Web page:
Funding of U.S. public schools has long been a focus of contention, primarily because children living in high poverty and high-minority neighborhoods so often attend schools that have relatively few resources. Decades of litigation document a clash between commitments to “local control” of schools, on one hand, and the provision of equal educational opportunity, regardless of where one lives, on the other. This entry examines sources of funding for U.S. public schools, disparities in resources, and legal challenges to the continuing situation.
Sources Of Funding
Unlike most industrialized nations, the United States relies heavily on local property taxes to fund its public schools. These revenues, which account for about 45 percent of total school funding, create significant disparities among school districts because local property values vary so much. Even when property-poor communities tax themselves at higher rates than property rich communities, as is often the case, they cannot raise comparable revenues because property values are so much lower.
State revenues are another significant source of funding for public schools. Because budget priorities and tax policies differ from state to state, the size of the state share varies considerably, but on average, it is about 47 percent of the total. Some states allocate funds in such a way as to reduce the disparities created by local property tax revenues, but many do not. A report by The Education Trust, a research and advocacy organization, found that in the six years it has been tracking the funding gap, the disparity between highland low-poverty districts has remained unchanged. In 2003, in the nation as a whole, low-poverty school districts received approximately $900 more in state and local funds than high-poverty districts. (High-poverty districts were defined as the 25 percent of districts with the highest levels of poverty, and low-poverty districts as the 25 percent with the lowest levels.)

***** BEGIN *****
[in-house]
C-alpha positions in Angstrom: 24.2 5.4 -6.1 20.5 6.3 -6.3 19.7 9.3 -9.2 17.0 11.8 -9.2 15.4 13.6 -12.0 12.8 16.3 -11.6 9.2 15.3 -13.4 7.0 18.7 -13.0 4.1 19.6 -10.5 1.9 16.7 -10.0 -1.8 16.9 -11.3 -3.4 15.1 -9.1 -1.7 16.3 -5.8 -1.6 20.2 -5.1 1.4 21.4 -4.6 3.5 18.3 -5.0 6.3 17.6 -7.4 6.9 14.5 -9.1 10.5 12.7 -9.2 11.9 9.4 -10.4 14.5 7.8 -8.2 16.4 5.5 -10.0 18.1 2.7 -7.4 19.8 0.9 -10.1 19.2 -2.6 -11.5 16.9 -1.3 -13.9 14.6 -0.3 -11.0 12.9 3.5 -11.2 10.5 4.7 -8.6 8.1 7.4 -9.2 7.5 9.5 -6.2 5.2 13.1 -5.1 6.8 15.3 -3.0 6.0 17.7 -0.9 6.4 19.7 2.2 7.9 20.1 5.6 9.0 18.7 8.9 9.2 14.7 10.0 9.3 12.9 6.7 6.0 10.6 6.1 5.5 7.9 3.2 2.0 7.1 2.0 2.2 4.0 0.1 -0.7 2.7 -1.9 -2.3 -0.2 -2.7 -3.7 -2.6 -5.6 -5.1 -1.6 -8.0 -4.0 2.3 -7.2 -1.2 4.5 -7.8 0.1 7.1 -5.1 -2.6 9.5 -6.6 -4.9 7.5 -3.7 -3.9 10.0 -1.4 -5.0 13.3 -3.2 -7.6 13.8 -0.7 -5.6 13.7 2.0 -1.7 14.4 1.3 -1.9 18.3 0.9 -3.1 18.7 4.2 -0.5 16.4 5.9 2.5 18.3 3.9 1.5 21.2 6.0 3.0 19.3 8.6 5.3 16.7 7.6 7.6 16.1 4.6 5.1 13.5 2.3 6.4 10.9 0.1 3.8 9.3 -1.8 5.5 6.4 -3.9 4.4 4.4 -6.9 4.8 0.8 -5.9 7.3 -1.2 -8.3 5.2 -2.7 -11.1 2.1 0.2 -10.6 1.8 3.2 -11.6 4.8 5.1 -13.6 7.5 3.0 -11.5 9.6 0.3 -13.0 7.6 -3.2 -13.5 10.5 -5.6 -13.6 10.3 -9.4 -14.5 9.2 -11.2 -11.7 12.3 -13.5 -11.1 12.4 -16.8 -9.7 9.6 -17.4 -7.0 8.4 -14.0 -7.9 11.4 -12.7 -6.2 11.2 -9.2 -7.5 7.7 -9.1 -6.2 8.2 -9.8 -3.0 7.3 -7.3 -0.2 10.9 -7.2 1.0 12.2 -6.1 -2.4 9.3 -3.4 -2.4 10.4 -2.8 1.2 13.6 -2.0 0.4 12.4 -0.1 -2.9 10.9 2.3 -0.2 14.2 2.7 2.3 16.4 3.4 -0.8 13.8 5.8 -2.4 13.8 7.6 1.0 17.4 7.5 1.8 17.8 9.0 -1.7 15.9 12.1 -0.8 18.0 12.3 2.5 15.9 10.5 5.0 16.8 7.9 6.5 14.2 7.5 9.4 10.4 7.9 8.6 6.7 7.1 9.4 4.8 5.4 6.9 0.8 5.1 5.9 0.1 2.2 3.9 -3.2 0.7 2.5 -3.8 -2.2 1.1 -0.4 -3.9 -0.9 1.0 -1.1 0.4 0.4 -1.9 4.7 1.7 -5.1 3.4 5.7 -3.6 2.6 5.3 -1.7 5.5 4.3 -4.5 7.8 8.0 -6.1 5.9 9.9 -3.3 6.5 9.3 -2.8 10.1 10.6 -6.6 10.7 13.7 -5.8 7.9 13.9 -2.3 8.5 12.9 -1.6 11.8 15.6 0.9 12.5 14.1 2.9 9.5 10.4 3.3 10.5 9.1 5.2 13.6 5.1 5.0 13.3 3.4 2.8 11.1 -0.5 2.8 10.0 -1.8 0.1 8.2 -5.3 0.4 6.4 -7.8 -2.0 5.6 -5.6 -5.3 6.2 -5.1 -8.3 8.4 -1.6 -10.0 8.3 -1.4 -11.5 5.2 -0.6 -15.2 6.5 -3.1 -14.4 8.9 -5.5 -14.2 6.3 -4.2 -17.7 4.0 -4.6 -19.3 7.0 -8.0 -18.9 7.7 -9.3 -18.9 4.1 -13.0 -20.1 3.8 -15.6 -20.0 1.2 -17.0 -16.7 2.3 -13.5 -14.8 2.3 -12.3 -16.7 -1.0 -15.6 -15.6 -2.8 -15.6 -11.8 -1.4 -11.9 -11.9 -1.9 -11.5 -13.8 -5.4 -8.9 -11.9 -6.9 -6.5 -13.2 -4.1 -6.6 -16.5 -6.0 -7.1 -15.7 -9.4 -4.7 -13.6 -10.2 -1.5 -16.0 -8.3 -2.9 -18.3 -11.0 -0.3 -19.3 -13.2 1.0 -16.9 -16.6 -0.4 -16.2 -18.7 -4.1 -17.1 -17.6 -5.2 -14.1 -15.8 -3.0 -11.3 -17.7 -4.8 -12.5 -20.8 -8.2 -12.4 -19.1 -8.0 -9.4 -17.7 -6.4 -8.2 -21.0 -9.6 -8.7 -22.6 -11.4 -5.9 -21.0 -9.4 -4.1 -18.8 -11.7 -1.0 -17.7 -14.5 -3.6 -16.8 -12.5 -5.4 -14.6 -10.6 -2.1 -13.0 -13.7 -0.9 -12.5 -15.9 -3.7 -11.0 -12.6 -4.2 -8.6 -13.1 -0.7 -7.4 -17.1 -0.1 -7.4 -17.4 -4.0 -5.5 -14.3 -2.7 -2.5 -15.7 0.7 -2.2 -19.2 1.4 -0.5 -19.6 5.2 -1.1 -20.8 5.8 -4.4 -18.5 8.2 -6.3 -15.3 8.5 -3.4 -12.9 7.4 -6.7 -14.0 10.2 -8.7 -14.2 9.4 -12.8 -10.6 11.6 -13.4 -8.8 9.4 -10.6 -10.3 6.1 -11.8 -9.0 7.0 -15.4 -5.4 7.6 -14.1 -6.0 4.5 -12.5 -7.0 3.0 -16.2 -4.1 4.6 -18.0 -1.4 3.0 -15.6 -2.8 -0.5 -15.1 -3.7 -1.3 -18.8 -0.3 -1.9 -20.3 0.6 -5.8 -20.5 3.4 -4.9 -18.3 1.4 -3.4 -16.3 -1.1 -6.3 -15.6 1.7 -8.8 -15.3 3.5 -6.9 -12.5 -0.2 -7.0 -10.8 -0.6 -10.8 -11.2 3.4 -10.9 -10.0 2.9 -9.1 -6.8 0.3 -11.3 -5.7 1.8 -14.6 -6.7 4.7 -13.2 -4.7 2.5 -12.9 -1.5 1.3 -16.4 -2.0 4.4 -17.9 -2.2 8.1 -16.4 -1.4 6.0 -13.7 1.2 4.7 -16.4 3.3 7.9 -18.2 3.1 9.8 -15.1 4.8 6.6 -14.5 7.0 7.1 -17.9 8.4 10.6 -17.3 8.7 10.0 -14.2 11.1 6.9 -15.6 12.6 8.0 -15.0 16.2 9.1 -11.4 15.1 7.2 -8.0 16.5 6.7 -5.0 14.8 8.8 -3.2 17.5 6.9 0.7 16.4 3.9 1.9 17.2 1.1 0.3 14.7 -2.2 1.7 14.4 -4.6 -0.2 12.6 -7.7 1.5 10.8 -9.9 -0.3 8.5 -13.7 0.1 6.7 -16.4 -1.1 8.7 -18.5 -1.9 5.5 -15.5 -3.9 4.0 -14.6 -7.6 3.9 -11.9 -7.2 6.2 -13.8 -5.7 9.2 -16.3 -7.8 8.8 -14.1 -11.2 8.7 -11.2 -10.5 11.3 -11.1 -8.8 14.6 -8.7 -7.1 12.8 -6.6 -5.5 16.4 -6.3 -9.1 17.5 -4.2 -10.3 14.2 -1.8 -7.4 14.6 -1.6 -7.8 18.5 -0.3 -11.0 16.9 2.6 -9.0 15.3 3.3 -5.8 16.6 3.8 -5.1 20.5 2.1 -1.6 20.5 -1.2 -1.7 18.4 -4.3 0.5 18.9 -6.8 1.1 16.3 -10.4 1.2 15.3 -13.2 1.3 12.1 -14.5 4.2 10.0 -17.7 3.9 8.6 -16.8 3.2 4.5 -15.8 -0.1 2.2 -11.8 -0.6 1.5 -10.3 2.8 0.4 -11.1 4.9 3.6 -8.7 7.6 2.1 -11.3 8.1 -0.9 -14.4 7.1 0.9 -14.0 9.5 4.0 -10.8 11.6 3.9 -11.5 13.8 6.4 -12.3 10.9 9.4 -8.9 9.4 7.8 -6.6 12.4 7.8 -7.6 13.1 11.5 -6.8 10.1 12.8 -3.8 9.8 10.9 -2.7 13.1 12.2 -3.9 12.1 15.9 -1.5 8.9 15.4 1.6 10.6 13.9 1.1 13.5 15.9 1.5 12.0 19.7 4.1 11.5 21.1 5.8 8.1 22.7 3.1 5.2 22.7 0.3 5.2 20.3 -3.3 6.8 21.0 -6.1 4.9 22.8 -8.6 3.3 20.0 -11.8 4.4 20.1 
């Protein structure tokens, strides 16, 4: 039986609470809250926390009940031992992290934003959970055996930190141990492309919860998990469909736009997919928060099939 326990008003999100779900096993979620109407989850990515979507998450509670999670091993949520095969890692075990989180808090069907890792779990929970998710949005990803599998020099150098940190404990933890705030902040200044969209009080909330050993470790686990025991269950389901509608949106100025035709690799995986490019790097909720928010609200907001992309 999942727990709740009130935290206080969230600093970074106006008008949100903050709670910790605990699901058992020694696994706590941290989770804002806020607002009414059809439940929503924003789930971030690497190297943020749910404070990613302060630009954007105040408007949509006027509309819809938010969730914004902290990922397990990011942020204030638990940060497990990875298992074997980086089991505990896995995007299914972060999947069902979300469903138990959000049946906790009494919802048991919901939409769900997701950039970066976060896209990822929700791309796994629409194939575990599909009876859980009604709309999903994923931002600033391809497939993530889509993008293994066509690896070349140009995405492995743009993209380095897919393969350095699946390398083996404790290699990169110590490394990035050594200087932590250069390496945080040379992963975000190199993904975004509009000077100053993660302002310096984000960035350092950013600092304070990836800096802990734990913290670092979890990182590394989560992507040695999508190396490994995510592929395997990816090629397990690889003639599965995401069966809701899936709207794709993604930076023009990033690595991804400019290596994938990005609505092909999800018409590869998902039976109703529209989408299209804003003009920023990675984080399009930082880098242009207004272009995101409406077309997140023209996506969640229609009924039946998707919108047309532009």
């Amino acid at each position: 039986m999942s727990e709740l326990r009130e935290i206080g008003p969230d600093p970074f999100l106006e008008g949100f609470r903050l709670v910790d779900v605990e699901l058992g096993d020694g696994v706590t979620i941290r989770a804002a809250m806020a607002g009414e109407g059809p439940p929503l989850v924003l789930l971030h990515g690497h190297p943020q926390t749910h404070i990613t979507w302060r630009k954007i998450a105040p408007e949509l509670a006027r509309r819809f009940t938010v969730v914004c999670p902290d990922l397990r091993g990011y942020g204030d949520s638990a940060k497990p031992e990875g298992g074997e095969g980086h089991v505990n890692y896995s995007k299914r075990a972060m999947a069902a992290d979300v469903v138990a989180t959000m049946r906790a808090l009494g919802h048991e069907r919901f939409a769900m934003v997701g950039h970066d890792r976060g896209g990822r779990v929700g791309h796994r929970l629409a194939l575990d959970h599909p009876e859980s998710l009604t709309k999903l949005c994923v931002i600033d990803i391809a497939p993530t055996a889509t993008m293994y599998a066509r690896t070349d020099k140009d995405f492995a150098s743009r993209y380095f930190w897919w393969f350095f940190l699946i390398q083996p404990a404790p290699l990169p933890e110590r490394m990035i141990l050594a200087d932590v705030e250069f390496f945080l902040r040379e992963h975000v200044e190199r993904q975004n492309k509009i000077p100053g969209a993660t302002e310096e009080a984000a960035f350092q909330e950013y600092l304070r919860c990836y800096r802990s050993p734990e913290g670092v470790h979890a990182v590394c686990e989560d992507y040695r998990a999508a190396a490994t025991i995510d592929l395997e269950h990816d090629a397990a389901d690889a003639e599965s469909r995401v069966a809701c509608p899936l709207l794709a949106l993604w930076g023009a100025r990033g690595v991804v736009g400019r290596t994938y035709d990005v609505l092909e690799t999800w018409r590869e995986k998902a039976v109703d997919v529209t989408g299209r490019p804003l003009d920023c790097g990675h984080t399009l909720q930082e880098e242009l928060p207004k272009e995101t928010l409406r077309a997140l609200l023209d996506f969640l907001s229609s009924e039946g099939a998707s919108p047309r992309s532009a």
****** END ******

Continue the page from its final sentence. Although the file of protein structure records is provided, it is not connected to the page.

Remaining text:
The third source of funding for public schools, federal revenues, comprises only about 8 percent of the total. These revenues come primarily through Title I of the Elementary and Secondary Education Act (reauthorized most recently as the No Child Left Behind Act). Although Title I funds often are used to bring spending in schools in poor neighborhoods up to par with spending in other neighborhoods, some funding is diverted to schools in wealthier neighborhoods.
How large are disparities in school funding? In its 2006 Quality Counts report, Education Week reported that in 2003, average per-pupil spending (adjusted for regional cost differences) ranged from a high of $11,031 in Washington, D.C., to a low of $5,087 in Utah. Gaps among districts within states and among schools within districts exacerbate the state-to-state differences.